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Mighty little GoPro gets more heroic
October 26, 2011 | Hogan Keyser
By Jefferson Graham USA TODAY via AZCentral - Nick Woodman's GoPro cameras have ended up in the most out-of-the-way places. The small attachable camera has been mounted to bike helmets and surfboards, applied via a suction cup under a moving car and even harnessed to the chest of a sky diver.
The GoPro Hero has more than survived. It also has helped produce some of the most entertaining video footage on the Web. Fans post videos of their own extreme action on GoPro's YouTube channel, which has more than 63 million views, and on Facebook, where GoPro has more than a million fans.
This week, GoPro's legion of devoted customers got GoPro Hero 2, a new HD device that Woodman says is "twice as powerful" as the first edition and has sharper resolution (11 megapixels, up from 5) greatly improved sound (a microphone input for improved audio) and full 1080p resolution, up from 720p. Like the previous model, the new GoPro sells for $299.99.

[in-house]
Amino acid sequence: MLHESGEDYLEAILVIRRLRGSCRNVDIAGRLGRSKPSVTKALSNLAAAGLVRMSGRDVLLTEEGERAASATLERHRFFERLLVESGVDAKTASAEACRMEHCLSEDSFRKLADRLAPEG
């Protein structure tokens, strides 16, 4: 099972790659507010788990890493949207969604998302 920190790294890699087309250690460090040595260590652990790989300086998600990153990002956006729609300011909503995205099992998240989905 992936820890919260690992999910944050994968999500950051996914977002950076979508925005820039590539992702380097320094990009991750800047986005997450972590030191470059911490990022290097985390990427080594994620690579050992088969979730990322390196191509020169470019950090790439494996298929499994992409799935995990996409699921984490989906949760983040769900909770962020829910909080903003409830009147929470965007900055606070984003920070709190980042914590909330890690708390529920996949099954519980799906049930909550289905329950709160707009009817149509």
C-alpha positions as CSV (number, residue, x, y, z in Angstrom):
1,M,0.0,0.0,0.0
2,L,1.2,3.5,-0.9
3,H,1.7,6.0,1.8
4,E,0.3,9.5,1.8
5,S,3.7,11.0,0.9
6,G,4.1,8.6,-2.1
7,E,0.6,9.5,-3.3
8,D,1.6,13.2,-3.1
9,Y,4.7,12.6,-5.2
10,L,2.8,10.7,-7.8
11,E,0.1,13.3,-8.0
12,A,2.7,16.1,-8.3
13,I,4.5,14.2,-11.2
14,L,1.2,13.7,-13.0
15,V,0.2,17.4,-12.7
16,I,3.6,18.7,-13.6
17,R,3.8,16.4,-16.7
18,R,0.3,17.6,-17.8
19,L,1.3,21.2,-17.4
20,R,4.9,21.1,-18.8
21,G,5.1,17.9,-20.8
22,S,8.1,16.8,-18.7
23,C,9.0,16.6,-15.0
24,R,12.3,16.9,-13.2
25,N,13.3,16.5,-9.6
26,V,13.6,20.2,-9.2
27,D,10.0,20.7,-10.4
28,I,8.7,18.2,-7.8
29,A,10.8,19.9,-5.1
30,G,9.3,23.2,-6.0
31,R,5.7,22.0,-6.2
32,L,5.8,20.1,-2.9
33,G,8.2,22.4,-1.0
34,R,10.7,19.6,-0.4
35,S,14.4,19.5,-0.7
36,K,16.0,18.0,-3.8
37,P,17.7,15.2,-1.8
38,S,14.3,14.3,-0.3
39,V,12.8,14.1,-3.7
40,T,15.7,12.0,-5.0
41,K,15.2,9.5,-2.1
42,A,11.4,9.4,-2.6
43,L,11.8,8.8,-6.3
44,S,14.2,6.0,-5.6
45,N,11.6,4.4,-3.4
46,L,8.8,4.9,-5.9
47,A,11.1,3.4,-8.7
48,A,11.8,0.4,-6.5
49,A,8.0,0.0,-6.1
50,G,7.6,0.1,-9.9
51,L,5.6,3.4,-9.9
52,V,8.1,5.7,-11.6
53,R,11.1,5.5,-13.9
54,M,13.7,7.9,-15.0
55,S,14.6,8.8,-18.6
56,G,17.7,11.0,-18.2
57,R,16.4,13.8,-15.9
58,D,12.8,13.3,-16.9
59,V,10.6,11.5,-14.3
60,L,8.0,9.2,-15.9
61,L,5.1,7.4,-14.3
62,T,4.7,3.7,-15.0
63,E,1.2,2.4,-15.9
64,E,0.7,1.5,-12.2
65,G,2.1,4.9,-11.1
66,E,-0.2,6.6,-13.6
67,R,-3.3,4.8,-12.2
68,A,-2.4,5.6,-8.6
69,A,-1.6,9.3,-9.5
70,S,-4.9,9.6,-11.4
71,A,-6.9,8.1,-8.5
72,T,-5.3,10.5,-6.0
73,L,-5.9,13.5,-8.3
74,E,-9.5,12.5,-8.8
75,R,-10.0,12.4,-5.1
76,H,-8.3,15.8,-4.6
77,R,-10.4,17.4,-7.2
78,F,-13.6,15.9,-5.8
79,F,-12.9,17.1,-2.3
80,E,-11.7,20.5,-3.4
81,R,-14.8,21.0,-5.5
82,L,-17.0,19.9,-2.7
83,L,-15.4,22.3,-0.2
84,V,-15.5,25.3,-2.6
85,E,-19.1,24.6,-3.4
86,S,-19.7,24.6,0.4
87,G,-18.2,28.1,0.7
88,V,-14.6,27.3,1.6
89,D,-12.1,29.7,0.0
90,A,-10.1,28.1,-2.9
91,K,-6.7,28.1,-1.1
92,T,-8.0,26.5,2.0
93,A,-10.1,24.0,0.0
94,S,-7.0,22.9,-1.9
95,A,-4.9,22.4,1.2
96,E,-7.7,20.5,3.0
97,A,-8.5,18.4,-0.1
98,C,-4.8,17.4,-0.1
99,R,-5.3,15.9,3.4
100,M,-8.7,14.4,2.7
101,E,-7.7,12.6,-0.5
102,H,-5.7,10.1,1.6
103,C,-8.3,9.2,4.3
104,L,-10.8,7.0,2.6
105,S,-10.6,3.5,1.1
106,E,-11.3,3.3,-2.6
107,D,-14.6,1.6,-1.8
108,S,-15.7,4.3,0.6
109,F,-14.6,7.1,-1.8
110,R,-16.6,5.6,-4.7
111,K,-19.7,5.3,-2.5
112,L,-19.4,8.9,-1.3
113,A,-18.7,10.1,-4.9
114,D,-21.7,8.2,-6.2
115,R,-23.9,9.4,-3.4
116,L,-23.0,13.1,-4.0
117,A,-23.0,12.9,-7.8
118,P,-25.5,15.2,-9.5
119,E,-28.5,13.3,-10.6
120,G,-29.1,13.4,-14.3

"This is two years in the making," says Woodman, 36, who started GoPro in 2002, and sold a wrist accessory attached to a one-time-use film camera for taking photos while surfing. Digital video, in 10-second bursts, was added in 2006. And in 2009, Hi-Def made its debut in the first Hero camera.
It's the 3-3-ounce Hero that put the company on the map, thanks to social media and word of mouth. "Our customers are growing the company for us," CEO Woodman says. "They like to share their videos, and it's impossible to share without someone saying 'How did you do that?' The answer: GoPro."
Rick Iossi, a GoPro user from Fort Lauderdale, uses the camera for kite surfing. He dons a camera on the kite and a second one on his helmet. "It gets this amazing, huge panoramic view," he says. "For the money, you can't beat it. It's extremely versatile."
GoPro this summer expanded beyond specialty stores to Best Buy, a move that was "huge" for the company, says Chris Chute, an analyst at researcher IDC. It effectively tripled GoPro's sales -- making it "the fastest-growing camera company," Chute says.
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